Talk back to Imposter Syndrome

By Marianne Renner: Leadership Coach, Speaker, Author

Have you ever felt like you don’t belong in a room full of successful people, and you think to yourself, “it’s just a matter of time before they find out I’m a fraud!”

Believe it or not, there’s a name for this. It’s called, “imposter syndrome.” Seriously, it’s really a thing.

And what’s more, it’s unbelievably common. Successful people often experience this phenomenon, and the more successful they are, the stronger it becomes.

The problems that result from imposter syndrome can range from general stress and anxiety to complete career sabotage. Many professionals, although successful, have actually stunted their career growth due to their internal dialogue that they are not as good as they appear to be.

I recently spent some time in Colorado, and had a fascinating discussion with a nice young couple on vacation. The gentleman had a terrific job as a technology specialist for one of the top tech companies in the world. We spent quite a bit of time talking about his work, and it was clear that he was a sharp, talented and hard-working young man.

So I was amazed when I started talking to him and his wife about imposter syndrome, to which he replied, “wow, I’ve been experiencing that my entire career.”

When I talk with my clients about imposter syndrome, they tell me things like, “I was in a meeting today, and I just don’t belong with these other smart, successful people.” This can result in a negative downward spiral of thinking that prevents career growth.

Professionals who struggle with imposter syndrome, are terrified of being discovered for the frauds that they believe they are. Even though they are accomplished in their careers, they believe they’ve gotten to where they are by luck or chance or an unbelievable interview that didn’t really show their true colors.

In general, they’re lacking a sense of empowerment, self-confidence and self-esteem.

So how can you get more confidence, empowerment and self-esteem?

Answer: you have to give it to yourself. You can learn to exchange your limiting beliefs for new, empowering beliefs that will impact how you see yourself and how others see you. By developing a few new habits, you can earn new levels of respect in the workplace and accelerate your career growth:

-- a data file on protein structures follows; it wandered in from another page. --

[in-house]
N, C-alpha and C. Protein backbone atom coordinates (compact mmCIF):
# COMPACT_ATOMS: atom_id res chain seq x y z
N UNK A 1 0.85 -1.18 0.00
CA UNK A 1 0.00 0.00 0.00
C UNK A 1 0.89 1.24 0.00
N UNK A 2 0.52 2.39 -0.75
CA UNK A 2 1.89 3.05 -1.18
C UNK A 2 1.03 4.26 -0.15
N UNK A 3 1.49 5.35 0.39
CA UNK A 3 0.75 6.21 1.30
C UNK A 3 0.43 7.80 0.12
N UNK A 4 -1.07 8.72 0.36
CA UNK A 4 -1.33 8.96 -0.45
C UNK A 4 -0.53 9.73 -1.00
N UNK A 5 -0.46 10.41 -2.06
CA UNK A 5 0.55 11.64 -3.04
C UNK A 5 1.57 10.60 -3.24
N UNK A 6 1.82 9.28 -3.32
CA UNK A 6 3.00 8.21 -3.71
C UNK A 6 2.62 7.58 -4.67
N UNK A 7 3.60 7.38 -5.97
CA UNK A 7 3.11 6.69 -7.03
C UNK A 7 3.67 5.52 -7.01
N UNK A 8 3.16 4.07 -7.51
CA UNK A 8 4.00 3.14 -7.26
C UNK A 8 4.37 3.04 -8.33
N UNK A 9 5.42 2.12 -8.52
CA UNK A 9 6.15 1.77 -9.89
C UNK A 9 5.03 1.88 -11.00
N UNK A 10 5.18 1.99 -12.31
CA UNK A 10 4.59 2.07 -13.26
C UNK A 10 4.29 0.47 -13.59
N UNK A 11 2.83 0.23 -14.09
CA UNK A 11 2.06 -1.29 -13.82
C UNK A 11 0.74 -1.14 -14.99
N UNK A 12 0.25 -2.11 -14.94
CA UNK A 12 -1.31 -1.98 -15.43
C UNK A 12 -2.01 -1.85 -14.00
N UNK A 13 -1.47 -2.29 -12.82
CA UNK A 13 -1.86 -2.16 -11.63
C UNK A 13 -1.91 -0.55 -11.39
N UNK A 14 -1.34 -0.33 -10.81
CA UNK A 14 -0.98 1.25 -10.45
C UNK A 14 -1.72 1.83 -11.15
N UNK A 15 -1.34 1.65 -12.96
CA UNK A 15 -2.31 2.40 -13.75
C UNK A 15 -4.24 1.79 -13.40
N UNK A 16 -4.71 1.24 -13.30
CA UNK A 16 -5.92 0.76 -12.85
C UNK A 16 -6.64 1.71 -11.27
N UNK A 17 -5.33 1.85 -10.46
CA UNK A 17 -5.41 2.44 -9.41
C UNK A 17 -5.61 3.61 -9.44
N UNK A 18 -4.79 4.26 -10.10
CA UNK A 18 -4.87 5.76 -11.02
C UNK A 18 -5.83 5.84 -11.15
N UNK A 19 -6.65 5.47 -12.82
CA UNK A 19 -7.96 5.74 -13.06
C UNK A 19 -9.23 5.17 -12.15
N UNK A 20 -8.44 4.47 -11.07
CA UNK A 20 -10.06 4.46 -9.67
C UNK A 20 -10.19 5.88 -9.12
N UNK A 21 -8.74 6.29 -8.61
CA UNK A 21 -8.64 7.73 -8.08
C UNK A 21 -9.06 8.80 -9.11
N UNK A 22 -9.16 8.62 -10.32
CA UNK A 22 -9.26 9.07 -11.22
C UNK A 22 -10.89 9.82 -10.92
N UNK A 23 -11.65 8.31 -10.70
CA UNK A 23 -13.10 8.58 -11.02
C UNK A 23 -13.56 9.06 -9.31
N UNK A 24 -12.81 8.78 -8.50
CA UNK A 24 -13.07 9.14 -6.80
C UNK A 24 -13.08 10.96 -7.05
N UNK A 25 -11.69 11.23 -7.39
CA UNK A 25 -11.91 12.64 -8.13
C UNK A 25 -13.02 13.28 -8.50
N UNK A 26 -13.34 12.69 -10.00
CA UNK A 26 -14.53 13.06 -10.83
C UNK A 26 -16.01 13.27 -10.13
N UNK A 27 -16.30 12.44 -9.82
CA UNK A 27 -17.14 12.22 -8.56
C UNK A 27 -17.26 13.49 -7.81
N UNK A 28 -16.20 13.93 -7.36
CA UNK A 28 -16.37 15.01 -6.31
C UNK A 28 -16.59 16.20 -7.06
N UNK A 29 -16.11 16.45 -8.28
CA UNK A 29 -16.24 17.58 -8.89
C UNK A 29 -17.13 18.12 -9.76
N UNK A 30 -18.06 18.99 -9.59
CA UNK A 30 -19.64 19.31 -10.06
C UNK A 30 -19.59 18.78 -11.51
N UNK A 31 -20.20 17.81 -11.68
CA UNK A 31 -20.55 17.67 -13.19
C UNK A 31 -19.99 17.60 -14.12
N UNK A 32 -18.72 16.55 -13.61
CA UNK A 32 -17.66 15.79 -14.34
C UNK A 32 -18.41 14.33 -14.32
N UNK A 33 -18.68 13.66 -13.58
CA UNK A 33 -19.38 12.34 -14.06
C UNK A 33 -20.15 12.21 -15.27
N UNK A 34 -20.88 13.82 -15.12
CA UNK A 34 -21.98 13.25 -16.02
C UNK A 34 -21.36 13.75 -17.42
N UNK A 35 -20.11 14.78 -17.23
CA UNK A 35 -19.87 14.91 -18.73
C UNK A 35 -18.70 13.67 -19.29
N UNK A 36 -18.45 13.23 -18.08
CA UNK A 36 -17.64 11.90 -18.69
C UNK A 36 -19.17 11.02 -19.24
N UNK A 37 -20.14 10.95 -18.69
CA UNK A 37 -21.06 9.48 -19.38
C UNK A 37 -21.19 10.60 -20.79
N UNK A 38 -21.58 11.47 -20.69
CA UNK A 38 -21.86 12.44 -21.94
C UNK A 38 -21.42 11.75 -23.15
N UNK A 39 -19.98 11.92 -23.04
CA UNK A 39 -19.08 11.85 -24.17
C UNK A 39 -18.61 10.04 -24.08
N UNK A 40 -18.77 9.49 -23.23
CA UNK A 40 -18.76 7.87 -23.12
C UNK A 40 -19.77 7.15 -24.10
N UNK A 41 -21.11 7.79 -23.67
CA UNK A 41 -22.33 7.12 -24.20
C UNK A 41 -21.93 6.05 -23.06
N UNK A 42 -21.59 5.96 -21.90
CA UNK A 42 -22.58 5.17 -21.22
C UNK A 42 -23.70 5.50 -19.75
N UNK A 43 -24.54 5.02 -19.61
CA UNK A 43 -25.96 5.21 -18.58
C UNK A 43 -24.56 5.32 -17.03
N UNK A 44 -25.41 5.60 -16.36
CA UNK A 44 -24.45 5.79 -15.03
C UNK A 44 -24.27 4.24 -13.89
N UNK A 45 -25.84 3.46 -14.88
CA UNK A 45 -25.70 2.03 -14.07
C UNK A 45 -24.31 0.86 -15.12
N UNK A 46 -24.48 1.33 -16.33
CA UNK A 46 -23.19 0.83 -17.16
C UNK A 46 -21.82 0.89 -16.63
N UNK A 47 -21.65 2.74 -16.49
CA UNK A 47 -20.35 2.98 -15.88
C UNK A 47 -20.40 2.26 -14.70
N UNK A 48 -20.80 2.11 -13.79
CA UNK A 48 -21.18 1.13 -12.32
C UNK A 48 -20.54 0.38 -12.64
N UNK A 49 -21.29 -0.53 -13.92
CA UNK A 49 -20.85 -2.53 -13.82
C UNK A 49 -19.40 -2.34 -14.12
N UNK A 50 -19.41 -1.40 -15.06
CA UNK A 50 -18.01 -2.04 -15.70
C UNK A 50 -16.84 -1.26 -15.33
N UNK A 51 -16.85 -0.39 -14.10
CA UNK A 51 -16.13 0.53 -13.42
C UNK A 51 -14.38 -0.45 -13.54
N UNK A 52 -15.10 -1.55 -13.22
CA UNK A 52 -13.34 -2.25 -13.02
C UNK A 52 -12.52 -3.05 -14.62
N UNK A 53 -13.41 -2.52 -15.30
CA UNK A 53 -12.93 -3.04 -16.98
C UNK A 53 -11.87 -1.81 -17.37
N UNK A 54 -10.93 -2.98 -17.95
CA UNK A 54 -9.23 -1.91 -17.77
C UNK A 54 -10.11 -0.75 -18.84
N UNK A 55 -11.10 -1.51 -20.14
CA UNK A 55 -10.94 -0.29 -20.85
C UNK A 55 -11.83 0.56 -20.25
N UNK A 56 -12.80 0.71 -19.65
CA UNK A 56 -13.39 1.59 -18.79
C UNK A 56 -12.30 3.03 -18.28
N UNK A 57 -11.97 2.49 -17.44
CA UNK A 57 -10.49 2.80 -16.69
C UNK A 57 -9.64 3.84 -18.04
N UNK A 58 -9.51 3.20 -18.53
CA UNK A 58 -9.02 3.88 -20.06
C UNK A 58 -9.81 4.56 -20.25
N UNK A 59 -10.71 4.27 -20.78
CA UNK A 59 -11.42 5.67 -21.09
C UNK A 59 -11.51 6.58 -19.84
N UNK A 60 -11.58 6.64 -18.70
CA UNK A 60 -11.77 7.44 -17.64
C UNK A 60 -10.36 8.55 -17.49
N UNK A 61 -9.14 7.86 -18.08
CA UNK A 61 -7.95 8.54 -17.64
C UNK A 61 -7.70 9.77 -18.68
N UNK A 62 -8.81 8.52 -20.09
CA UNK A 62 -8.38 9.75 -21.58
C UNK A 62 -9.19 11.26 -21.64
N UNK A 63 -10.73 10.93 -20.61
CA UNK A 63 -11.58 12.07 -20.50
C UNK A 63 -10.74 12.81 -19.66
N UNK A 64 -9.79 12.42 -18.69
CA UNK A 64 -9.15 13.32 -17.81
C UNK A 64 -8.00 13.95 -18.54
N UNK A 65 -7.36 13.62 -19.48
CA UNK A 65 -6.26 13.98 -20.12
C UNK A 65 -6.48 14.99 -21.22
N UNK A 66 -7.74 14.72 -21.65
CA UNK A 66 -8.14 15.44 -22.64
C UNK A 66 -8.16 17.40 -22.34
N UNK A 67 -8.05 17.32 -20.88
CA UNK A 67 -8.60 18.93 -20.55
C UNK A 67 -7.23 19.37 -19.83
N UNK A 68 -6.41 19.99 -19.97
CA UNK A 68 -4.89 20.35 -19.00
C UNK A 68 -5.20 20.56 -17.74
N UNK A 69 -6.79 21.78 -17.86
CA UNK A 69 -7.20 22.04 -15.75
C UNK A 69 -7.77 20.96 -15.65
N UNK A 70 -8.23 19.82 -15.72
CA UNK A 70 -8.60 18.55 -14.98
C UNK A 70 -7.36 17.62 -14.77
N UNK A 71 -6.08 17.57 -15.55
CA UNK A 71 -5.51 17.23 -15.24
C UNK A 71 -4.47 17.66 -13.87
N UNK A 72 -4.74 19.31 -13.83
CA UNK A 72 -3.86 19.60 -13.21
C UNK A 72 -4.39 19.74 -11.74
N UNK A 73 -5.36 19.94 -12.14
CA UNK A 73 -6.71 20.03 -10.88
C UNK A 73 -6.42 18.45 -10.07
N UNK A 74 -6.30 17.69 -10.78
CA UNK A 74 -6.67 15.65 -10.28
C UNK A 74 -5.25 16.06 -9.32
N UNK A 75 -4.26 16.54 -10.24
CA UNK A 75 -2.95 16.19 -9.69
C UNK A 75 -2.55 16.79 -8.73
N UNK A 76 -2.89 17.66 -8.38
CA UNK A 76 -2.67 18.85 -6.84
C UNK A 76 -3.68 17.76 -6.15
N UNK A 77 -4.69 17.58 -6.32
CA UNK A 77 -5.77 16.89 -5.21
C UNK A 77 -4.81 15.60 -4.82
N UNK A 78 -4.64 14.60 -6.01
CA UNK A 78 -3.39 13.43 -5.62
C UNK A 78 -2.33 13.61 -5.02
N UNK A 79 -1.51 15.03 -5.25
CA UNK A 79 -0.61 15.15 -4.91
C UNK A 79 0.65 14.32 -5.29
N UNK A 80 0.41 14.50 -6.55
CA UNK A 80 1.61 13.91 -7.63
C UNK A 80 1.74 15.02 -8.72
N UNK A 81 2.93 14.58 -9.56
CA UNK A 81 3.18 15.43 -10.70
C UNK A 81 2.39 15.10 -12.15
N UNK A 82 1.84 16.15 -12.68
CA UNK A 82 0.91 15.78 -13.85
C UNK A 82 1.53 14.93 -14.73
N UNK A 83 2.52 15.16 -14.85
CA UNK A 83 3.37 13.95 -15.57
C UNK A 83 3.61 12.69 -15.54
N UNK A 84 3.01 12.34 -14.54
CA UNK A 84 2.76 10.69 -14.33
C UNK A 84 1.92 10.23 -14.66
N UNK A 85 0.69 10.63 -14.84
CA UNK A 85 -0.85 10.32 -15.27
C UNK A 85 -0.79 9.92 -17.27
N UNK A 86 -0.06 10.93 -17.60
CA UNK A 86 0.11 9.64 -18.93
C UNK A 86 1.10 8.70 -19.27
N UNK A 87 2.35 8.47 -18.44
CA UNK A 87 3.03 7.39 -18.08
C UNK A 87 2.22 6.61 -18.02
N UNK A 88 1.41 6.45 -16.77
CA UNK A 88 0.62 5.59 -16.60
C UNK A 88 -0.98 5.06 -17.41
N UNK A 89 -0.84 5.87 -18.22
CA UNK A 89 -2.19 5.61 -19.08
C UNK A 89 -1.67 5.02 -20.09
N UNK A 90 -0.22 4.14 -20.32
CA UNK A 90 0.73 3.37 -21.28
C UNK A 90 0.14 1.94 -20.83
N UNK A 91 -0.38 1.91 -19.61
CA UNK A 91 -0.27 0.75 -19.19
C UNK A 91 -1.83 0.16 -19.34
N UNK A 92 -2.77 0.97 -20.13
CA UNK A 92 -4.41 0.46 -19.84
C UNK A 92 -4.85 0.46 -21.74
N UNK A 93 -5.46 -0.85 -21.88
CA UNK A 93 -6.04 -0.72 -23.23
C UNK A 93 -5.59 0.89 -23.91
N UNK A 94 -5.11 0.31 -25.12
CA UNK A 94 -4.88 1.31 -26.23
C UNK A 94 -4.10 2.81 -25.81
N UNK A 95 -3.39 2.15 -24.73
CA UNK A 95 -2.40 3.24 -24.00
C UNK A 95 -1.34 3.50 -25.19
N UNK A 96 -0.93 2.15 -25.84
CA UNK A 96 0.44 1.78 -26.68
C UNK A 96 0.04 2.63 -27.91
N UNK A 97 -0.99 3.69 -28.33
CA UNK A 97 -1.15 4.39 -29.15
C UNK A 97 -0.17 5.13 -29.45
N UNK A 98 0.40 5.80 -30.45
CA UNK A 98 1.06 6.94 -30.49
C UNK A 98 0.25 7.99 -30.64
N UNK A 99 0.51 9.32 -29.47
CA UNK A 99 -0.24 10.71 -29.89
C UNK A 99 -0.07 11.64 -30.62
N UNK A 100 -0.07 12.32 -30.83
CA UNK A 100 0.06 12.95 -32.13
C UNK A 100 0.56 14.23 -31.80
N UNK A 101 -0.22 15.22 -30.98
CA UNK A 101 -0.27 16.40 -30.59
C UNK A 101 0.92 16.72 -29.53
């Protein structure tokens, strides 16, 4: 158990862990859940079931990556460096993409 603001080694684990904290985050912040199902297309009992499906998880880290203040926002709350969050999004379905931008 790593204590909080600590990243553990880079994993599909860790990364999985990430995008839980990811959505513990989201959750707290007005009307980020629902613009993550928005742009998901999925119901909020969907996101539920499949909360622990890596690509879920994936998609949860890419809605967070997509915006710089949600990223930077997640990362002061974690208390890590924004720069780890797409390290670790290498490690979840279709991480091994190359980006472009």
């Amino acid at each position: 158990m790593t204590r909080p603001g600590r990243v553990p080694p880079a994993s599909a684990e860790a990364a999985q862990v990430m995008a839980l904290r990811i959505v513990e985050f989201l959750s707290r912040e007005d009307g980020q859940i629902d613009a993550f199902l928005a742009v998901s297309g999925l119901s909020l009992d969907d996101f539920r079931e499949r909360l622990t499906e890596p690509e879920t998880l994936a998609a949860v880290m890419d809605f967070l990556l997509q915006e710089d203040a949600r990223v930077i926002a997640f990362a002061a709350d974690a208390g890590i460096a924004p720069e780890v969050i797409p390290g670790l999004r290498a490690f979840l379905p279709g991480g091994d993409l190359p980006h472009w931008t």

Begin having regular meetings with yourself, just as you would with an employee who wasn’t performing the way you’d like. Consider these meetings to be performance evaluations with yourself, and remind yourself that you are smart, capable, competent, intelligent and creative. Remind yourself that you earned your right to be in your position.

The key to real change is that these self-conversations must be backed up by evidence. The things that we truly believe are reinforced because we have evidence to prove them.

Document your successes

I have my clients keep a journal or log of their successes so they can begin to create new, evidence-based, empowering beliefs that replace the old limiting beliefs.

This can be difficult to do on your own, because oftentimes people discount their successes. If something comes easily, people often assume that it really isn’t a success. I once had a client who worked full-time, owned his own business and earned an advanced degree, graduating on the dean’s list. But he didn’t think of this as a success because school came easily to him. He would not have documented this as a success. He needed an outside perspective to help point out this huge accomplishment.

Continue to document your successes as they occur. Writing out every key win will build momentum. You will feel a sense of growing empowerment that over rides the old, automated thinking.

Download this Limiting Beliefs worksheet to help you stamp out imposter syndrome once and for all!

1 reply
  1. Adrienne Davis
    Adrienne Davis says:

    This is such a valuable resource, Marianne! Thank you! I’m going to share this article in one of my FB groups later today.


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